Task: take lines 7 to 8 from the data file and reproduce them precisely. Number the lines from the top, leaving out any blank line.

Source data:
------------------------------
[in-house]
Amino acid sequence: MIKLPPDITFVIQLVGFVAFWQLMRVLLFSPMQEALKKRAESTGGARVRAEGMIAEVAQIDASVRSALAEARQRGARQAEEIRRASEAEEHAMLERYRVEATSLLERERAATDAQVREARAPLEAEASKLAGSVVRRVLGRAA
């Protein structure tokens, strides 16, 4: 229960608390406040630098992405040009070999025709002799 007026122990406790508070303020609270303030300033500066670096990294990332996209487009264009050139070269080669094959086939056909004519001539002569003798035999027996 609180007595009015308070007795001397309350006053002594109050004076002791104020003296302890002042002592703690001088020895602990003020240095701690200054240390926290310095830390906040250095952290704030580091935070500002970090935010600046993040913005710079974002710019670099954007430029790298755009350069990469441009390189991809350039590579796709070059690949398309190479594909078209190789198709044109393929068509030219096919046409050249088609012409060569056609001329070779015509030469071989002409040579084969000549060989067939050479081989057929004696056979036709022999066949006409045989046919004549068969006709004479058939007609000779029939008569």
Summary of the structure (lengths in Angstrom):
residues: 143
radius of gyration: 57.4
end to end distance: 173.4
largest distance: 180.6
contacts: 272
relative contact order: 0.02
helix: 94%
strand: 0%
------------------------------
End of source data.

end to end distance: 173.4
largest distance: 180.6